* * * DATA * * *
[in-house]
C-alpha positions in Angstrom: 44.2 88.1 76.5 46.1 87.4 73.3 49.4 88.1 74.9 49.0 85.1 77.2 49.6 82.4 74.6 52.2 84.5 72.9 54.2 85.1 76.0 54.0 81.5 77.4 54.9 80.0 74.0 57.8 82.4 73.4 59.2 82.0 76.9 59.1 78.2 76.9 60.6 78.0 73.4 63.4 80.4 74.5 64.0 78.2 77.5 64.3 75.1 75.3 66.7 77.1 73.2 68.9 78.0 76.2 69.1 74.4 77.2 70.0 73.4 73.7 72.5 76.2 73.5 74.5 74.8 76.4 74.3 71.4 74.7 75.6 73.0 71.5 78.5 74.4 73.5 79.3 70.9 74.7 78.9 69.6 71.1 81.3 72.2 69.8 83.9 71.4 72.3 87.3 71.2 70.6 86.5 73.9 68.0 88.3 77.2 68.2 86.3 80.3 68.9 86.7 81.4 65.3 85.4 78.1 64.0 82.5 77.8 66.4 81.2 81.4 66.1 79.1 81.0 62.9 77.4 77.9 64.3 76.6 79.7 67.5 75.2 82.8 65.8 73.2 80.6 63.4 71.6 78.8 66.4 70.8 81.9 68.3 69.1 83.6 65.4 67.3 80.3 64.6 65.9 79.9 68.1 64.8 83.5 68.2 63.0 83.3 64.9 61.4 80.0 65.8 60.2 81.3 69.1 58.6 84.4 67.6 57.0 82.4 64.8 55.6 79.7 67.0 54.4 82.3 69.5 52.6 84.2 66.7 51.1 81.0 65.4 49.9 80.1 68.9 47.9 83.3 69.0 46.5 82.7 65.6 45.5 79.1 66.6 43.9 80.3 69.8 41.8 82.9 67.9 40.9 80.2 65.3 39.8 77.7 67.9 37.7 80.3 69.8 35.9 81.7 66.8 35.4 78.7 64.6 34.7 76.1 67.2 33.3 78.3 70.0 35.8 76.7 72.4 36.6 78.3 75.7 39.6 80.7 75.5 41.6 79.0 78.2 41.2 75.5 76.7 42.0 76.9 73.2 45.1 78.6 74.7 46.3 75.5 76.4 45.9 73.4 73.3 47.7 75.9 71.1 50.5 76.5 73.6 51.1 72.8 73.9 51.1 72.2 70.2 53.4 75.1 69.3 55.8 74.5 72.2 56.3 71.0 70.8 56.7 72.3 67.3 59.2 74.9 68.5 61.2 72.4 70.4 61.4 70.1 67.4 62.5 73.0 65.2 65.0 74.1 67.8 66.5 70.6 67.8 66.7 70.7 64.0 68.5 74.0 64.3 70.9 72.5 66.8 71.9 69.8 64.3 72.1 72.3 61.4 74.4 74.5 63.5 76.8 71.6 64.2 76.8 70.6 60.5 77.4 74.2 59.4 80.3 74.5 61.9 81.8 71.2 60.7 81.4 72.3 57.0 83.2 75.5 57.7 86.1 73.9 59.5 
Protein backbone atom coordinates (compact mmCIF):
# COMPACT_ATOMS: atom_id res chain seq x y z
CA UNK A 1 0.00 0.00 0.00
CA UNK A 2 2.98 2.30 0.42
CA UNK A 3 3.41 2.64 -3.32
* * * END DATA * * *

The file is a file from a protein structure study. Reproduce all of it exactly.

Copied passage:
[in-house]
C-alpha positions in Angstrom: 44.2 88.1 76.5 46.1 87.4 73.3 49.4 88.1 74.9 49.0 85.1 77.2 49.6 82.4 74.6 52.2 84.5 72.9 54.2 85.1 76.0 54.0 81.5 77.4 54.9 80.0 74.0 57.8 82.4 73.4 59.2 82.0 76.9 59.1 78.2 76.9 60.6 78.0 73.4 63.4 80.4 74.5 64.0 78.2 77.5 64.3 75.1 75.3 66.7 77.1 73.2 68.9 78.0 76.2 69.1 74.4 77.2 70.0 73.4 73.7 72.5 76.2 73.5 74.5 74.8 76.4 74.3 71.4 74.7 75.6 73.0 71.5 78.5 74.4 73.5 79.3 70.9 74.7 78.9 69.6 71.1 81.3 72.2 69.8 83.9 71.4 72.3 87.3 71.2 70.6 86.5 73.9 68.0 88.3 77.2 68.2 86.3 80.3 68.9 86.7 81.4 65.3 85.4 78.1 64.0 82.5 77.8 66.4 81.2 81.4 66.1 79.1 81.0 62.9 77.4 77.9 64.3 76.6 79.7 67.5 75.2 82.8 65.8 73.2 80.6 63.4 71.6 78.8 66.4 70.8 81.9 68.3 69.1 83.6 65.4 67.3 80.3 64.6 65.9 79.9 68.1 64.8 83.5 68.2 63.0 83.3 64.9 61.4 80.0 65.8 60.2 81.3 69.1 58.6 84.4 67.6 57.0 82.4 64.8 55.6 79.7 67.0 54.4 82.3 69.5 52.6 84.2 66.7 51.1 81.0 65.4 49.9 80.1 68.9 47.9 83.3 69.0 46.5 82.7 65.6 45.5 79.1 66.6 43.9 80.3 69.8 41.8 82.9 67.9 40.9 80.2 65.3 39.8 77.7 67.9 37.7 80.3 69.8 35.9 81.7 66.8 35.4 78.7 64.6 34.7 76.1 67.2 33.3 78.3 70.0 35.8 76.7 72.4 36.6 78.3 75.7 39.6 80.7 75.5 41.6 79.0 78.2 41.2 75.5 76.7 42.0 76.9 73.2 45.1 78.6 74.7 46.3 75.5 76.4 45.9 73.4 73.3 47.7 75.9 71.1 50.5 76.5 73.6 51.1 72.8 73.9 51.1 72.2 70.2 53.4 75.1 69.3 55.8 74.5 72.2 56.3 71.0 70.8 56.7 72.3 67.3 59.2 74.9 68.5 61.2 72.4 70.4 61.4 70.1 67.4 62.5 73.0 65.2 65.0 74.1 67.8 66.5 70.6 67.8 66.7 70.7 64.0 68.5 74.0 64.3 70.9 72.5 66.8 71.9 69.8 64.3 72.1 72.3 61.4 74.4 74.5 63.5 76.8 71.6 64.2 76.8 70.6 60.5 77.4 74.2 59.4 80.3 74.5 61.9 81.8 71.2 60.7 81.4 72.3 57.0 83.2 75.5 57.7 86.1 73.9 59.5 
Protein backbone atom coordinates (compact mmCIF):
# COMPACT_ATOMS: atom_id res chain seq x y z
CA UNK A 1 0.00 0.00 0.00
CA UNK A 2 2.98 2.30 0.42
CA UNK A 3 3.41 2.64 -3.32